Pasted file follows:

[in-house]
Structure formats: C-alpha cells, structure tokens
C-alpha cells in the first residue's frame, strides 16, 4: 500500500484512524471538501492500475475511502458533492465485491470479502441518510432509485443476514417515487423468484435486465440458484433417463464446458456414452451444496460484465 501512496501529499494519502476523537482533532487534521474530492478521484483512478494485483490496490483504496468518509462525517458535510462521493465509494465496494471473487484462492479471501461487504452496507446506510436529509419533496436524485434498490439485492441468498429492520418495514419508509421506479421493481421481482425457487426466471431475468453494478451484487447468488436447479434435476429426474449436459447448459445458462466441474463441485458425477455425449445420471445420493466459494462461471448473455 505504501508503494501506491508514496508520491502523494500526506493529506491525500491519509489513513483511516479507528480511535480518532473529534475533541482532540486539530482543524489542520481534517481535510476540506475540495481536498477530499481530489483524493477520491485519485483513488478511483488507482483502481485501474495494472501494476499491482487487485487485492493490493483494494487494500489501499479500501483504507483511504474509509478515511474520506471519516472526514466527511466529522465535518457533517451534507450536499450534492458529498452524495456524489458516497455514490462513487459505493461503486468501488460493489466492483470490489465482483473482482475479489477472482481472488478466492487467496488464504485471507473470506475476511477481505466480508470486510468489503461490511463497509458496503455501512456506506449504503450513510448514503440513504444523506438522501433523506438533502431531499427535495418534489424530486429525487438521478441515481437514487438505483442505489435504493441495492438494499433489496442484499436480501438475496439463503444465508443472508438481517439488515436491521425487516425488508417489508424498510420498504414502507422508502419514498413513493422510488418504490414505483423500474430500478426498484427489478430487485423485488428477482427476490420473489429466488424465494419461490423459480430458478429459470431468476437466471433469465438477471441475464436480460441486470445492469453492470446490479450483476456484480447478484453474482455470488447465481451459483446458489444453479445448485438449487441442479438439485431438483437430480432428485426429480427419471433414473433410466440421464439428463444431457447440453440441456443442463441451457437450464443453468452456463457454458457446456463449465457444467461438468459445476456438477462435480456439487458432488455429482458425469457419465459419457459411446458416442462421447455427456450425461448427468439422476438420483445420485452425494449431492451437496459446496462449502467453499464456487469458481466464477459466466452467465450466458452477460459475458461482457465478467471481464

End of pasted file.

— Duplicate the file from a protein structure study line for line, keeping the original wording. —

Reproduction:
[in-house]
Structure formats: C-alpha cells, structure tokens
C-alpha cells in the first residue's frame, strides 16, 4: 500500500484512524471538501492500475475511502458533492465485491470479502441518510432509485443476514417515487423468484435486465440458484433417463464446458456414452451444496460484465 501512496501529499494519502476523537482533532487534521474530492478521484483512478494485483490496490483504496468518509462525517458535510462521493465509494465496494471473487484462492479471501461487504452496507446506510436529509419533496436524485434498490439485492441468498429492520418495514419508509421506479421493481421481482425457487426466471431475468453494478451484487447468488436447479434435476429426474449436459447448459445458462466441474463441485458425477455425449445420471445420493466459494462461471448473455 505504501508503494501506491508514496508520491502523494500526506493529506491525500491519509489513513483511516479507528480511535480518532473529534475533541482532540486539530482543524489542520481534517481535510476540506475540495481536498477530499481530489483524493477520491485519485483513488478511483488507482483502481485501474495494472501494476499491482487487485487485492493490493483494494487494500489501499479500501483504507483511504474509509478515511474520506471519516472526514466527511466529522465535518457533517451534507450536499450534492458529498452524495456524489458516497455514490462513487459505493461503486468501488460493489466492483470490489465482483473482482475479489477472482481472488478466492487467496488464504485471507473470506475476511477481505466480508470486510468489503461490511463497509458496503455501512456506506449504503450513510448514503440513504444523506438522501433523506438533502431531499427535495418534489424530486429525487438521478441515481437514487438505483442505489435504493441495492438494499433489496442484499436480501438475496439463503444465508443472508438481517439488515436491521425487516425488508417489508424498510420498504414502507422508502419514498413513493422510488418504490414505483423500474430500478426498484427489478430487485423485488428477482427476490420473489429466488424465494419461490423459480430458478429459470431468476437466471433469465438477471441475464436480460441486470445492469453492470446490479450483476456484480447478484453474482455470488447465481451459483446458489444453479445448485438449487441442479438439485431438483437430480432428485426429480427419471433414473433410466440421464439428463444431457447440453440441456443442463441451457437450464443453468452456463457454458457446456463449465457444467461438468459445476456438477462435480456439487458432488455429482458425469457419465459419457459411446458416442462421447455427456450425461448427468439422476438420483445420485452425494449431492451437496459446496462449502467453499464456487469458481466464477459466466452467465450466458452477460459475458461482457465478467471481464